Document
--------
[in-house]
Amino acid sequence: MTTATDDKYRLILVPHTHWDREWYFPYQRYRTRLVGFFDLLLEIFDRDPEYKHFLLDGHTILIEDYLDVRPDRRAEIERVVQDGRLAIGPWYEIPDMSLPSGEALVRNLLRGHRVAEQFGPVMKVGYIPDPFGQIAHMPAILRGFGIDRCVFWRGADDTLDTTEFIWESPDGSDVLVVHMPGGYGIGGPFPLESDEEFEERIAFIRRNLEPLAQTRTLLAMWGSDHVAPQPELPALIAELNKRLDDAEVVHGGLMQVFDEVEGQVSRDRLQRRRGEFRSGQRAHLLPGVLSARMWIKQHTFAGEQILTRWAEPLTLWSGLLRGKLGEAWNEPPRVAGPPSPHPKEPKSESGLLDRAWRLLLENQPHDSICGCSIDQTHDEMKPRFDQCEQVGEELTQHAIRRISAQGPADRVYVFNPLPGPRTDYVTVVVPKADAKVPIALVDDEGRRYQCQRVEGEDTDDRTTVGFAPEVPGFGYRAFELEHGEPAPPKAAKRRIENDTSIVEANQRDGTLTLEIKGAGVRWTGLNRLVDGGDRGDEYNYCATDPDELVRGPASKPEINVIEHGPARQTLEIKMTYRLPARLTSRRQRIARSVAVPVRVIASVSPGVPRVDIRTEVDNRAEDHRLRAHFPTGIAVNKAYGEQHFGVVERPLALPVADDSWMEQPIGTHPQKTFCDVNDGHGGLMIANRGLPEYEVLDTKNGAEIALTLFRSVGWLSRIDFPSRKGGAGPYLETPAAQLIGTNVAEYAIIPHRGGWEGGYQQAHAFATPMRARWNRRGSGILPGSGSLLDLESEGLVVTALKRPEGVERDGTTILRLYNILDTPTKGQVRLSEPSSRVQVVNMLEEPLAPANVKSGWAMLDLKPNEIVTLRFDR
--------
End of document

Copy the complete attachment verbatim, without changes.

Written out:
[in-house]
Amino acid sequence: MTTATDDKYRLILVPHTHWDREWYFPYQRYRTRLVGFFDLLLEIFDRDPEYKHFLLDGHTILIEDYLDVRPDRRAEIERVVQDGRLAIGPWYEIPDMSLPSGEALVRNLLRGHRVAEQFGPVMKVGYIPDPFGQIAHMPAILRGFGIDRCVFWRGADDTLDTTEFIWESPDGSDVLVVHMPGGYGIGGPFPLESDEEFEERIAFIRRNLEPLAQTRTLLAMWGSDHVAPQPELPALIAELNKRLDDAEVVHGGLMQVFDEVEGQVSRDRLQRRRGEFRSGQRAHLLPGVLSARMWIKQHTFAGEQILTRWAEPLTLWSGLLRGKLGEAWNEPPRVAGPPSPHPKEPKSESGLLDRAWRLLLENQPHDSICGCSIDQTHDEMKPRFDQCEQVGEELTQHAIRRISAQGPADRVYVFNPLPGPRTDYVTVVVPKADAKVPIALVDDEGRRYQCQRVEGEDTDDRTTVGFAPEVPGFGYRAFELEHGEPAPPKAAKRRIENDTSIVEANQRDGTLTLEIKGAGVRWTGLNRLVDGGDRGDEYNYCATDPDELVRGPASKPEINVIEHGPARQTLEIKMTYRLPARLTSRRQRIARSVAVPVRVIASVSPGVPRVDIRTEVDNRAEDHRLRAHFPTGIAVNKAYGEQHFGVVERPLALPVADDSWMEQPIGTHPQKTFCDVNDGHGGLMIANRGLPEYEVLDTKNGAEIALTLFRSVGWLSRIDFPSRKGGAGPYLETPAAQLIGTNVAEYAIIPHRGGWEGGYQQAHAFATPMRARWNRRGSGILPGSGSLLDLESEGLVVTALKRPEGVERDGTTILRLYNILDTPTKGQVRLSEPSSRVQVVNMLEEPLAPANVKSGWAMLDLKPNEIVTLRFDR